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Jack Sisson's TBI Blog
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Tuesday, January 27, 2009
Concussions No Longer Innocuous...or Invisible
Concussions confer tremendous brain damage," reports CNN. That's the latest finding from the Center for the Study of Traumatic Encephalopathy (CSTE), at the Boston University School of Medicine. From a Boston University press release:
Leading medical experts at the Center for the Study of Traumatic Encephalopathy (CSTE) at Boston University School of Medicine (BUSM) reported today that nine-year NFL veteran, former Tampa Bay Buccaneer Tom McHale was suffering from chronic traumatic encephalopathy (CTE), a degenerative brain disease caused by head trauma, when he died in 2008 at the age of 45. In addition, the CSTE has discovered early evidence of CTE in the youngest case to date, a recently deceased 18-year-old boy who suffered multiple concussions in high school football.Jack has argued for many years that concussions were more serious than popular opinion made them out to be. In fact, he was concerned enough to found a study at his prep school alma mater that administers neuropsychiatric tests to every incoming athlete. This serves as the baseline for future tests. Then, if a student athlete suffers a head injury, a subsequent test could presumably measure the extent, if any, of brain damage.
The discovery of the initial stages of CTE in an 18-year-old should move the discussion of football's concussion crisis toward youth football. The identity of the 18-year-old will not be revealed at the family's request. According to Cantu who wrote the first return-to-play guidelines, "Our efforts to educate athletes, coaches, and parents on the need to identify and rest concussions have only been moderately successful because people have been willing to look the other way when a child suffers a concussion. I hope the discovery of CTE in a child creates the urgency this issue needs. It is morally and ethically wrong to allow our children to voluntarily suffer this kind of brain trauma without taking the simple educational steps needed to protect them."By the way, Jack doesn't limit his concerns to athletes. He thinks everyone should be tested as part of routine medical care.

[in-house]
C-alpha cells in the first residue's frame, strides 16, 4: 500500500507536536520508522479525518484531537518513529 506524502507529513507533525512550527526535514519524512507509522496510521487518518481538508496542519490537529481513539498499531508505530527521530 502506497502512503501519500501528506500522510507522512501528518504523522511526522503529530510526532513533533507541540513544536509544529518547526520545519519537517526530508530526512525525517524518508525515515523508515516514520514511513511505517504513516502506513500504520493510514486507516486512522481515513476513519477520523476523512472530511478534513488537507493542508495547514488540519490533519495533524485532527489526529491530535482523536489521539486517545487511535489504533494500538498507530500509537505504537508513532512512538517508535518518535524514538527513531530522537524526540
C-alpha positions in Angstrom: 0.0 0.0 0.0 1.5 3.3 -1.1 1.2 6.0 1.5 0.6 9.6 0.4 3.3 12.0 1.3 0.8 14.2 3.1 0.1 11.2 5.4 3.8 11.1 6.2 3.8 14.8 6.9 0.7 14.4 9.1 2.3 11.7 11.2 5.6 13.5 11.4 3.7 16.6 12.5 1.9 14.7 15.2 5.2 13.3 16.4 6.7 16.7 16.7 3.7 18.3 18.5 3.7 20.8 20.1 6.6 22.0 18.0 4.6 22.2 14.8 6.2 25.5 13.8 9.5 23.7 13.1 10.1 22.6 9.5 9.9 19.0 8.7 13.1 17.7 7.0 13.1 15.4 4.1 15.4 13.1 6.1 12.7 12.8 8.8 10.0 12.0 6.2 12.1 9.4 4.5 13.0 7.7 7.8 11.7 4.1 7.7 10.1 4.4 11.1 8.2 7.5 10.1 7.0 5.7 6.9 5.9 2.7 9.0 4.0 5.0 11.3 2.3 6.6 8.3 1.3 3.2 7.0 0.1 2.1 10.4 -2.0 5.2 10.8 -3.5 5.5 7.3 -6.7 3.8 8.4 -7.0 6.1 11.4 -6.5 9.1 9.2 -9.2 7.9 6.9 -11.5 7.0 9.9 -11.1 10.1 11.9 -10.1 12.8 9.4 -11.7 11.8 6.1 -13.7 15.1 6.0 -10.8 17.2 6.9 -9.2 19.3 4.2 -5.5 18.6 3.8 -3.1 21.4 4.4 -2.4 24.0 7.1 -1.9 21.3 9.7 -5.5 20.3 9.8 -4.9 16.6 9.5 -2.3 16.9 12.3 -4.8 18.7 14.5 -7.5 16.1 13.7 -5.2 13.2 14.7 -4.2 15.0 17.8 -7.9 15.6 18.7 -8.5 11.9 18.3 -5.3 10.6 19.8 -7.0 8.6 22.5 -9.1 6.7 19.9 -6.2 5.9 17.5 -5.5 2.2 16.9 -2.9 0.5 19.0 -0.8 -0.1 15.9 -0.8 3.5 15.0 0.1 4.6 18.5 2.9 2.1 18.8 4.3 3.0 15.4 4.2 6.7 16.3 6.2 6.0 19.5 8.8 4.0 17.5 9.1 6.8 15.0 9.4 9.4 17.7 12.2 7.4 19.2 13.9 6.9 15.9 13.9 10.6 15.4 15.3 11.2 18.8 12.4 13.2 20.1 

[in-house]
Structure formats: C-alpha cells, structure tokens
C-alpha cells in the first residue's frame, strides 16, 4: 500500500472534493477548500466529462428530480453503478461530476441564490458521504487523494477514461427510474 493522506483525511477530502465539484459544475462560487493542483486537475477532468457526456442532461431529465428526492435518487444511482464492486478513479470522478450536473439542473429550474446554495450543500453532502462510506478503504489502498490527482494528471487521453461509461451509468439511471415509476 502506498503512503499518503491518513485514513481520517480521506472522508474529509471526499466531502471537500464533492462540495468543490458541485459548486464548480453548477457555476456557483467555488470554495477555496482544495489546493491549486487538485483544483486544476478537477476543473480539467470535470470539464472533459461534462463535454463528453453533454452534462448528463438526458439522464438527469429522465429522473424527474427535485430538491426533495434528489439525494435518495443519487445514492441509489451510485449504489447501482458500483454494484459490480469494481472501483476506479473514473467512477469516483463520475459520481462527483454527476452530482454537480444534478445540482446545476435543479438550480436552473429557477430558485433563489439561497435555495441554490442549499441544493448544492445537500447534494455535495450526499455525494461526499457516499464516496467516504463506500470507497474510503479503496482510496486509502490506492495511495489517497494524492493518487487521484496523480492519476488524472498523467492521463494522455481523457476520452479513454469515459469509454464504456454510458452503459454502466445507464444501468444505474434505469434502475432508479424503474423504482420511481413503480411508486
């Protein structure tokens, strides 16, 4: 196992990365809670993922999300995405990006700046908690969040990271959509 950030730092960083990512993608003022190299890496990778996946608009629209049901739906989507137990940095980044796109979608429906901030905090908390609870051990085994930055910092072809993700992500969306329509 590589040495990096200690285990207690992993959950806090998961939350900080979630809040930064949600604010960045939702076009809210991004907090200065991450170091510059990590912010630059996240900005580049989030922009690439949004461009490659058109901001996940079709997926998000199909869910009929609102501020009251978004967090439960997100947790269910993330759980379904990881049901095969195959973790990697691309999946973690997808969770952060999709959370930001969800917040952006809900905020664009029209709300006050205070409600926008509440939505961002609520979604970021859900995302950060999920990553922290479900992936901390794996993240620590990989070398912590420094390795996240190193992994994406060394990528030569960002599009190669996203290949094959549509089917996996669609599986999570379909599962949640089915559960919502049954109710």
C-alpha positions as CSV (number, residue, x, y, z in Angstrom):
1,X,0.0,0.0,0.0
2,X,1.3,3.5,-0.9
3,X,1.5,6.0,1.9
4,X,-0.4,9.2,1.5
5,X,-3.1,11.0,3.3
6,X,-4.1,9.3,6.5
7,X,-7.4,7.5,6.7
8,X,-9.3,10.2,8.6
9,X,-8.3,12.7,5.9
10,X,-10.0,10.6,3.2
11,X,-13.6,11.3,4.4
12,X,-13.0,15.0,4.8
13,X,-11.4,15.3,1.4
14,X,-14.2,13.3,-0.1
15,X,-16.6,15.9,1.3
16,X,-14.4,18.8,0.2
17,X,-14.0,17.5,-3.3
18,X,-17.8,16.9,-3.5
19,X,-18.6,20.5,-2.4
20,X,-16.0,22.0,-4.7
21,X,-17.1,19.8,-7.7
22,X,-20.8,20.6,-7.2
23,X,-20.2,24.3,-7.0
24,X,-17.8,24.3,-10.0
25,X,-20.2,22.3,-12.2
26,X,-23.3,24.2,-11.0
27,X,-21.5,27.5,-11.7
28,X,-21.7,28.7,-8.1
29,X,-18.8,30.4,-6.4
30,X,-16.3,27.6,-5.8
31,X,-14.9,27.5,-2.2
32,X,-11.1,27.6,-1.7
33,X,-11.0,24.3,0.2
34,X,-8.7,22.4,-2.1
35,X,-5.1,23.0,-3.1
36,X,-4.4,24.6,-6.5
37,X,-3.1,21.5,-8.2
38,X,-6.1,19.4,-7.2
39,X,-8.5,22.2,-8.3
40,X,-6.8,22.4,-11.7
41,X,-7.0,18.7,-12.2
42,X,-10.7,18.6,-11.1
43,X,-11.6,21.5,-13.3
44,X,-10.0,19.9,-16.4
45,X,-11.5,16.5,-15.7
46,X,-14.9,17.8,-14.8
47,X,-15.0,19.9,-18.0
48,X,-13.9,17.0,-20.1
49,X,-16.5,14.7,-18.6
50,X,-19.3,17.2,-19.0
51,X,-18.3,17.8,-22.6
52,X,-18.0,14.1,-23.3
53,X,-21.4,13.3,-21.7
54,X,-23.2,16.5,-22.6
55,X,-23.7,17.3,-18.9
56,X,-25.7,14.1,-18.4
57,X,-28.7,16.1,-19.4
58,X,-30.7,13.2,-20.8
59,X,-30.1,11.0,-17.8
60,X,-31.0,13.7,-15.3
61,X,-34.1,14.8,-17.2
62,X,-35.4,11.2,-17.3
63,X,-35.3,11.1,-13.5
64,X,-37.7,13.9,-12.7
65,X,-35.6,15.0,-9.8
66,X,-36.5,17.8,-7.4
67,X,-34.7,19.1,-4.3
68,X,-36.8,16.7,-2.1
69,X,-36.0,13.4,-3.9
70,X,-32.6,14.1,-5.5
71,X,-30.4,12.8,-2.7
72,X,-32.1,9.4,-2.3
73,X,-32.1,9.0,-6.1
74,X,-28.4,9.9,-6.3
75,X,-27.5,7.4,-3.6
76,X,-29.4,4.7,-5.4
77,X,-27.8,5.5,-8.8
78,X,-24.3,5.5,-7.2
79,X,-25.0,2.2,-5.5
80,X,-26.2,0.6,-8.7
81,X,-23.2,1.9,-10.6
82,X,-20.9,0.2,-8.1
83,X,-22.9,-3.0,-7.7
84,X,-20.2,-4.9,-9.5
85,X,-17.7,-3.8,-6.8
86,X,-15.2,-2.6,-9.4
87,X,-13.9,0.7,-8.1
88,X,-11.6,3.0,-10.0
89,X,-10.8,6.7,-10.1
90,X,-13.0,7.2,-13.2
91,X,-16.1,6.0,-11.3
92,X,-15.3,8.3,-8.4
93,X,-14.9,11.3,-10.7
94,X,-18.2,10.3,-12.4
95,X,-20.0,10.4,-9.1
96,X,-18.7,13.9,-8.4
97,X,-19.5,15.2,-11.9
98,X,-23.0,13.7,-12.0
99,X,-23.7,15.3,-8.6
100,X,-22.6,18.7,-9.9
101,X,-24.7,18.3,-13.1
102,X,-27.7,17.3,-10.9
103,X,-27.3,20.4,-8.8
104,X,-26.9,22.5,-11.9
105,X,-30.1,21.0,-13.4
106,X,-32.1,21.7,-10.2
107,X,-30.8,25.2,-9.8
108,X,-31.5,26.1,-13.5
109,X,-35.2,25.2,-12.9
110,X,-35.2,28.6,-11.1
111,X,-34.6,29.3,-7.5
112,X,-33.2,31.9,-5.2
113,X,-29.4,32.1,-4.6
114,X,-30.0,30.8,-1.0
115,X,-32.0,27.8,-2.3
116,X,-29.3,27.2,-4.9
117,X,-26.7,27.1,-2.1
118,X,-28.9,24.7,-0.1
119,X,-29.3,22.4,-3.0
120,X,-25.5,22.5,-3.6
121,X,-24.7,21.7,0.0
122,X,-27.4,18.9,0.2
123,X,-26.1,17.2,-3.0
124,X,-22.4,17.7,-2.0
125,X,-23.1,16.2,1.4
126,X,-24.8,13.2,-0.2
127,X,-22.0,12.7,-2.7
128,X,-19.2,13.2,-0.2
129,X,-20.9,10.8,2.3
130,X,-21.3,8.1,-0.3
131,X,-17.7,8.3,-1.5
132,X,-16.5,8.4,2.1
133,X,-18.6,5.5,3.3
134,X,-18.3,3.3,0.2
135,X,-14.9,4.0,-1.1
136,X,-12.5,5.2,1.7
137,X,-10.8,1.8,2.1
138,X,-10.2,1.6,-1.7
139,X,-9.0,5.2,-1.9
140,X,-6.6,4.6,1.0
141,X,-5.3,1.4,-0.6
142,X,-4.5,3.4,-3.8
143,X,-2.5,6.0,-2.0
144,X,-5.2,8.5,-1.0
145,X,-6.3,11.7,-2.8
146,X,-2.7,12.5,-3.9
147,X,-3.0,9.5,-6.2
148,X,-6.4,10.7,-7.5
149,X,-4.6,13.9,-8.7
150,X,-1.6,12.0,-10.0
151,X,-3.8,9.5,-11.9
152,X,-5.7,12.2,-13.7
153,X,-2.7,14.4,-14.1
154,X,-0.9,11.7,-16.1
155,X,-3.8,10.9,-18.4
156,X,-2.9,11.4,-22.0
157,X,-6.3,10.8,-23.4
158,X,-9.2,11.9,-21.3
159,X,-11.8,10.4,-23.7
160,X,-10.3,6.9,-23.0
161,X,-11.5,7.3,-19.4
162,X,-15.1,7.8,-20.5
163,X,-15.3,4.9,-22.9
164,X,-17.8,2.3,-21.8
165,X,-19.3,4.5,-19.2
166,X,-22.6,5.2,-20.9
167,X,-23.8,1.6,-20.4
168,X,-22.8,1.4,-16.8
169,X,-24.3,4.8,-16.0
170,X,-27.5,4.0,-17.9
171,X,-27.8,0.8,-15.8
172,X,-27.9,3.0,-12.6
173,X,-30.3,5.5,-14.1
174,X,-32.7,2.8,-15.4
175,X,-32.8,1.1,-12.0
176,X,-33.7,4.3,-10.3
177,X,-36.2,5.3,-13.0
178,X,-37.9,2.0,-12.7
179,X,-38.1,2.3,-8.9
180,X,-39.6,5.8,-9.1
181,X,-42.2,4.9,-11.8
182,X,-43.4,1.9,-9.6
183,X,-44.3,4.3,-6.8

According to the results of the study:
McHale, a Cornell University graduate, former restaurateur, husband and father of three boys, is the sixth former NFL player to be diagnosed post-mortem with CTE since 2002. CTE, a progressive neurodegenerative disease caused by repetitive trauma to the brain, is characterized by the build-up of a toxic protein called tau in the form of neurofibrillary tangles (NFTs) and neuropil threads (NTs) throughout the brain. The abnormal protein initially impairs the normal functioning of the brain and eventually kills brain cells. Early on, CTE sufferers may display clinical symptoms such as memory impairment, emotional instability, erratic behavior, depression and problems with impulse control. However, CTE eventually progresses to full-blown dementia. McHale died due to a drug overdose after a multi-year battle with addiction. Expert consensus is that drug abuse of any kind would never cause the neuropathological findings of CTE seen in McHale.We encourage you to read the entire press release.
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